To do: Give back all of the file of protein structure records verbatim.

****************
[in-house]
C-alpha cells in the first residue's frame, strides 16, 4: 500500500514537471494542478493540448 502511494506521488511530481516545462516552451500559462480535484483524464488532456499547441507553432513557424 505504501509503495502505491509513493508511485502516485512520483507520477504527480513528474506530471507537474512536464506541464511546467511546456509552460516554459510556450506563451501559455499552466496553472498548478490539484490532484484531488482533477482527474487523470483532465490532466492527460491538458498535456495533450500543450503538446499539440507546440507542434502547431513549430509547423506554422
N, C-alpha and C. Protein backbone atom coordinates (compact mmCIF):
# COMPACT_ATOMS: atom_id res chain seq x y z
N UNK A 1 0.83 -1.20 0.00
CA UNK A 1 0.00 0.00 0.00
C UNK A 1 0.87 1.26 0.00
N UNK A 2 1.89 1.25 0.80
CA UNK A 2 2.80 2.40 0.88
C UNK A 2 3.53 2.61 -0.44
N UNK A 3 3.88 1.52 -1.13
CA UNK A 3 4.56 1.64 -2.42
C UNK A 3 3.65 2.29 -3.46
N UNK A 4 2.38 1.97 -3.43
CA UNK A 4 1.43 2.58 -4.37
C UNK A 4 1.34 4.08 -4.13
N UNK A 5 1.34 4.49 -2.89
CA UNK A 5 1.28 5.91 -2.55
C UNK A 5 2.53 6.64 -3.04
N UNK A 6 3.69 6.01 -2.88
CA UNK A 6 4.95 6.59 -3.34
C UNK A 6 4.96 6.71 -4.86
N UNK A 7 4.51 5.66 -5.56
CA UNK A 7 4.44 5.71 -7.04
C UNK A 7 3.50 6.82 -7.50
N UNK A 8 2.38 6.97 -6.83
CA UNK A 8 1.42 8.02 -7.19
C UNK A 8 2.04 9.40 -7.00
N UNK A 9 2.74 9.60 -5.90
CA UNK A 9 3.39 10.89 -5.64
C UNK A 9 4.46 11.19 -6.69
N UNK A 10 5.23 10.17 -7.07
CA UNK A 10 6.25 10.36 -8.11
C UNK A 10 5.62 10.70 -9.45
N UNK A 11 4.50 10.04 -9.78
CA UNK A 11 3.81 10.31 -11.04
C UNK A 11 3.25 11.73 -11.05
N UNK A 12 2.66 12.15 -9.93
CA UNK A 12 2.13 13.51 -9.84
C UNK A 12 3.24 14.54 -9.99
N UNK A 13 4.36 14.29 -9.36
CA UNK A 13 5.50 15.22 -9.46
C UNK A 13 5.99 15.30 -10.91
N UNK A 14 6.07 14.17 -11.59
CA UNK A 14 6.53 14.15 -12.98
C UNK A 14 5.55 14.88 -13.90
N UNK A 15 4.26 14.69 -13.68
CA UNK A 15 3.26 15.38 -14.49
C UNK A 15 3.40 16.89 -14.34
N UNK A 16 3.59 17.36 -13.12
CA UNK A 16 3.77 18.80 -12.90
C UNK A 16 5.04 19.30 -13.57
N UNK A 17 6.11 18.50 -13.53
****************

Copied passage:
[in-house]
C-alpha cells in the first residue's frame, strides 16, 4: 500500500514537471494542478493540448 502511494506521488511530481516545462516552451500559462480535484483524464488532456499547441507553432513557424 505504501509503495502505491509513493508511485502516485512520483507520477504527480513528474506530471507537474512536464506541464511546467511546456509552460516554459510556450506563451501559455499552466496553472498548478490539484490532484484531488482533477482527474487523470483532465490532466492527460491538458498535456495533450500543450503538446499539440507546440507542434502547431513549430509547423506554422
N, C-alpha and C. Protein backbone atom coordinates (compact mmCIF):
# COMPACT_ATOMS: atom_id res chain seq x y z
N UNK A 1 0.83 -1.20 0.00
CA UNK A 1 0.00 0.00 0.00
C UNK A 1 0.87 1.26 0.00
N UNK A 2 1.89 1.25 0.80
CA UNK A 2 2.80 2.40 0.88
C UNK A 2 3.53 2.61 -0.44
N UNK A 3 3.88 1.52 -1.13
CA UNK A 3 4.56 1.64 -2.42
C UNK A 3 3.65 2.29 -3.46
N UNK A 4 2.38 1.97 -3.43
CA UNK A 4 1.43 2.58 -4.37
C UNK A 4 1.34 4.08 -4.13
N UNK A 5 1.34 4.49 -2.89
CA UNK A 5 1.28 5.91 -2.55
C UNK A 5 2.53 6.64 -3.04
N UNK A 6 3.69 6.01 -2.88
CA UNK A 6 4.95 6.59 -3.34
C UNK A 6 4.96 6.71 -4.86
N UNK A 7 4.51 5.66 -5.56
CA UNK A 7 4.44 5.71 -7.04
C UNK A 7 3.50 6.82 -7.50
N UNK A 8 2.38 6.97 -6.83
CA UNK A 8 1.42 8.02 -7.19
C UNK A 8 2.04 9.40 -7.00
N UNK A 9 2.74 9.60 -5.90
CA UNK A 9 3.39 10.89 -5.64
C UNK A 9 4.46 11.19 -6.69
N UNK A 10 5.23 10.17 -7.07
CA UNK A 10 6.25 10.36 -8.11
C UNK A 10 5.62 10.70 -9.45
N UNK A 11 4.50 10.04 -9.78
CA UNK A 11 3.81 10.31 -11.04
C UNK A 11 3.25 11.73 -11.05
N UNK A 12 2.66 12.15 -9.93
CA UNK A 12 2.13 13.51 -9.84
C UNK A 12 3.24 14.54 -9.99
N UNK A 13 4.36 14.29 -9.36
CA UNK A 13 5.50 15.22 -9.46
C UNK A 13 5.99 15.30 -10.91
N UNK A 14 6.07 14.17 -11.59
CA UNK A 14 6.53 14.15 -12.98
C UNK A 14 5.55 14.88 -13.90
N UNK A 15 4.26 14.69 -13.68
CA UNK A 15 3.26 15.38 -14.49
C UNK A 15 3.40 16.89 -14.34
N UNK A 16 3.59 17.36 -13.12
CA UNK A 16 3.77 18.80 -12.90
C UNK A 16 5.04 19.30 -13.57
N UNK A 17 6.11 18.50 -13.53